“Opportunities to Examine Ourselves”
Pastor Mike Wing
Grace Community Bible Church
Many of us are familiar with the little ditty that says, “To dwell above with saints we love, O’ that will be glory. But to live below with saints we know, that is another story.” This is so humorous to us because it reminds us of how difficult other people can be. What I find truly humorous is the fact that most of us who read this, while readily recognizing the difficulties caused by others, will not stop to seriously consider – let alone acknowledge – how our attitudes and behavior can, and do, contribute to the frustration of other believers. We are far more adept at seeing the weaknesses in the lives of others and exposing those weaknesses than we are at seriously examining our own faults. “All the ways of a man are clean in his own sight,.. ” (Proverbs 16:2a)
Critiquing other Christian’s service or complaining about their shortcomings is soothing in many ways. First of all, it takes the pressure off of ourselves. By focusing on all of the problems and shortcomings of others, we do not allow ourselves the opportunity to be confronted with our own weaknesses. Along that line, we tend to thrive on failure in the respect that it is much easier to recognize it -especially in others – than deal with it in ourselves. D.A. Carson has noted in his recent book, “A Call to Spiritual Reformation”, “There are some people for whom the only interesting news is bad news. If they hear of Christians who are in trouble, a pastor who has fallen into sexual sin, a theological institution with internal difficulty, an evangelistic endeavor that is floundering, then they are full of concern. Their piety demands that they denounce these evil times; their rectitude ensures that they will intone their solemn analysis of the sins that have brought forth such a tragedy. But if there is really good news, if they hear of Christians who are joyful, growing in holiness and effective witness, if they learn of a pastor who is very fruitful or an institution that is proving remarkably strategic, then their interest wanes. They find nothing to denounce, no foil for their own rectitude.” Secondly, by being overly concerned with the failures of others we are given a false sense of assurance in our Christian walk because, in measuring ourselves against the real or even perceived failures of others, we will always come out superior – in our own estimation.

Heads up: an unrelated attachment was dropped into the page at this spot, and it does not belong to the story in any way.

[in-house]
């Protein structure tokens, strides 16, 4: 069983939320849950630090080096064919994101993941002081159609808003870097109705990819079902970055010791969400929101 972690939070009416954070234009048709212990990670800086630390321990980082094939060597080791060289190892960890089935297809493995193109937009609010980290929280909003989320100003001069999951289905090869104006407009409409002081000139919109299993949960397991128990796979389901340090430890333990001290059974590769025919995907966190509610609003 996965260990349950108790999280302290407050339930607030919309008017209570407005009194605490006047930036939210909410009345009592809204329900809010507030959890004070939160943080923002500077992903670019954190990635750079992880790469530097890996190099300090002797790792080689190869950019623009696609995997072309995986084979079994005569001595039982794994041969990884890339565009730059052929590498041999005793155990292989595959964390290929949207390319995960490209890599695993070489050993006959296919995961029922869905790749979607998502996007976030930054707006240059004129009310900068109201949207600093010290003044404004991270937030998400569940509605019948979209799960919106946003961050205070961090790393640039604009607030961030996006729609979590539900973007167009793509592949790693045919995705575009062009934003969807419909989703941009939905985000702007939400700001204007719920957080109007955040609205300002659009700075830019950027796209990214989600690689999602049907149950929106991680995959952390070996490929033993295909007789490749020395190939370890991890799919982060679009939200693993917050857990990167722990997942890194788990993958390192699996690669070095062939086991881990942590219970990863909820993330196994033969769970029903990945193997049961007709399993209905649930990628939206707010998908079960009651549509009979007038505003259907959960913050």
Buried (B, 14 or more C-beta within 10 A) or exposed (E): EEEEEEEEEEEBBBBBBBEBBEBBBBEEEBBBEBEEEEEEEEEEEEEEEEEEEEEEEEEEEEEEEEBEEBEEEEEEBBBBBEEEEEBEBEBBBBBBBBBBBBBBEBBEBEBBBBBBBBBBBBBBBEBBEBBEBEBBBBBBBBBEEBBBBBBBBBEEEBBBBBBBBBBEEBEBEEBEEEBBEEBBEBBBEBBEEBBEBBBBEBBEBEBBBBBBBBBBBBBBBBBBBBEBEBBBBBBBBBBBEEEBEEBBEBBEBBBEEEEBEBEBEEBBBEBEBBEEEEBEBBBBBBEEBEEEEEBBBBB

These truths were made more personal to me recently after attending a Men’s Retreat. I found myself being very critical of the speaker. For reasons not given here, I believe my concerns were scripturally justified. But, not wanting to simply critique this man, I desired to have the Lord use this as an opportunity for me to grow in areas that I had perhaps not anticipated. As a result, the Lord brought to mind some questions about myself that I needed to address.